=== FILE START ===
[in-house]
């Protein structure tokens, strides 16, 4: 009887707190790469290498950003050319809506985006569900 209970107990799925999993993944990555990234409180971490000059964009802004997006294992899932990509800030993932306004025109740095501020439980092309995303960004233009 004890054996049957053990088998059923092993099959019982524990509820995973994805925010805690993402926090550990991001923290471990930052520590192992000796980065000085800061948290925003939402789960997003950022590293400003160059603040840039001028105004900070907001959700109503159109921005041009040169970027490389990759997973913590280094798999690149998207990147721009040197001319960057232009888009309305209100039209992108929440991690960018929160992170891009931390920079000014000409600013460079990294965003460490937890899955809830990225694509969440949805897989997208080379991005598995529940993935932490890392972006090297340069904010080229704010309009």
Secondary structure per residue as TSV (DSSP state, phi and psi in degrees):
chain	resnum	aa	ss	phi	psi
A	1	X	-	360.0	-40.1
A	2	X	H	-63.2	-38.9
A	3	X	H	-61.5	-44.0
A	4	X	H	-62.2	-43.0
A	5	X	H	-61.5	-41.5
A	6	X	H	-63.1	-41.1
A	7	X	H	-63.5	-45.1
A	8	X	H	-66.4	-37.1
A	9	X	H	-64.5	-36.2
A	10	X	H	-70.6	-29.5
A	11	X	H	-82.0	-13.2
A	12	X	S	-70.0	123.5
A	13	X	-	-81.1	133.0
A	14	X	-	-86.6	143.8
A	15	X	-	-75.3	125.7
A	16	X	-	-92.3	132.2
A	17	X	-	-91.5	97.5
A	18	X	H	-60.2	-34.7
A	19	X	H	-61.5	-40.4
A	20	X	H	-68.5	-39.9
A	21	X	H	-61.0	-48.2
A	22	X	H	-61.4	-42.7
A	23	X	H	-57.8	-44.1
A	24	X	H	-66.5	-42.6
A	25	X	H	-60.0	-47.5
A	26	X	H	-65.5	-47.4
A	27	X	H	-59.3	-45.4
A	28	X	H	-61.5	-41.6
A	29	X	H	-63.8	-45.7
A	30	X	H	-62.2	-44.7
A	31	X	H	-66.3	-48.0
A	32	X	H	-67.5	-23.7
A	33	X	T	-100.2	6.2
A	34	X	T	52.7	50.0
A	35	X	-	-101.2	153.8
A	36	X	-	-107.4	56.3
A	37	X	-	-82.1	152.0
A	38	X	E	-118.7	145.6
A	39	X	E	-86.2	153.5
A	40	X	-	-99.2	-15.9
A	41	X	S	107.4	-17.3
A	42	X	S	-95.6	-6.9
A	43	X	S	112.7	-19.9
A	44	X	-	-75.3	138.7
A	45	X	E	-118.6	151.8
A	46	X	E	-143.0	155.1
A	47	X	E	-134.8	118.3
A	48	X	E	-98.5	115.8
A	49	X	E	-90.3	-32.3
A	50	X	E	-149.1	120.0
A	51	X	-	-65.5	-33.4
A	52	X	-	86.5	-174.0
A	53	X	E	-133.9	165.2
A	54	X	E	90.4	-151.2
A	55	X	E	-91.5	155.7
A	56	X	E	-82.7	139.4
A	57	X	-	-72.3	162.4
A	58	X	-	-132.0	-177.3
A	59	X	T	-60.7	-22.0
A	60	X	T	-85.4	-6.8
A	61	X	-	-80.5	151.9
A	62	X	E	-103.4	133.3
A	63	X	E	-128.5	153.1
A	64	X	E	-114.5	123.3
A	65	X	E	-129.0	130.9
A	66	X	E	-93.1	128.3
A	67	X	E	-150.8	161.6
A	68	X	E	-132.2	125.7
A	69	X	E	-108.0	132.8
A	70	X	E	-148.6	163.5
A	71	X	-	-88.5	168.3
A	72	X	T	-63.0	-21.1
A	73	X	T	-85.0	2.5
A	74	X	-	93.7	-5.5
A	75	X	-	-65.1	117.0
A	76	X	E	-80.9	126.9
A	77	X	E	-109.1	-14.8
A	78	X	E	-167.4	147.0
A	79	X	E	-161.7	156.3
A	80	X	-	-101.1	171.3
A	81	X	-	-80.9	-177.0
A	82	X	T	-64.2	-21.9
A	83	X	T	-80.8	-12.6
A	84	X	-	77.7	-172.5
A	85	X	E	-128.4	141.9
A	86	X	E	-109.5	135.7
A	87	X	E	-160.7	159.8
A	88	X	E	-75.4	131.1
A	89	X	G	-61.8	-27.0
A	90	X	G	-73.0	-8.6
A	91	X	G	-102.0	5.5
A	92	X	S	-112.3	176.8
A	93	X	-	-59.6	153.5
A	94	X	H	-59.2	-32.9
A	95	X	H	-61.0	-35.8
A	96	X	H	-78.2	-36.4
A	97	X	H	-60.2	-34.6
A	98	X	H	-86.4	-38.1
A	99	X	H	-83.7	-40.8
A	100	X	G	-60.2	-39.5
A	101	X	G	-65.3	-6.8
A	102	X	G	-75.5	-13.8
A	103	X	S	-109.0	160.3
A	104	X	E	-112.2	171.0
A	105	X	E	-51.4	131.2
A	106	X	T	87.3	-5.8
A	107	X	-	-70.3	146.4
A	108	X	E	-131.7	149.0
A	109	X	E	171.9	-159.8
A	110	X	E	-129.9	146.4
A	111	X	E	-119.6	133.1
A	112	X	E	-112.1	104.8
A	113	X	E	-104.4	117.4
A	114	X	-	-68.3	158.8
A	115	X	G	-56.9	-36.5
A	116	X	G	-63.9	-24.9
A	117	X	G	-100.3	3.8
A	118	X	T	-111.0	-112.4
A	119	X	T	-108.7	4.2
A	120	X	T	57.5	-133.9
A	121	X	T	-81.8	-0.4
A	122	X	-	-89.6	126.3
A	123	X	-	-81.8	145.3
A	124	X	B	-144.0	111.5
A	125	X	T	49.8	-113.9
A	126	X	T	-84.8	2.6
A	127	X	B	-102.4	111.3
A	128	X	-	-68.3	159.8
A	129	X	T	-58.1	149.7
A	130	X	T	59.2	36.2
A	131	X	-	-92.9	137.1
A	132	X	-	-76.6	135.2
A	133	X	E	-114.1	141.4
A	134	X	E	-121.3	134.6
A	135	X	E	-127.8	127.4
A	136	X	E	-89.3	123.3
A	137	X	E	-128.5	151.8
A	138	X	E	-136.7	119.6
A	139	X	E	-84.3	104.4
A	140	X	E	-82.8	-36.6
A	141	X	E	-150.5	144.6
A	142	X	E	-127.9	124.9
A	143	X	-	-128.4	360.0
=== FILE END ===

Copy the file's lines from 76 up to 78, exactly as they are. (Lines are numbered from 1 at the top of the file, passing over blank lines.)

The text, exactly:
A	72	X	T	-63.0	-21.1
A	73	X	T	-85.0	2.5
A	74	X	-	93.7	-5.5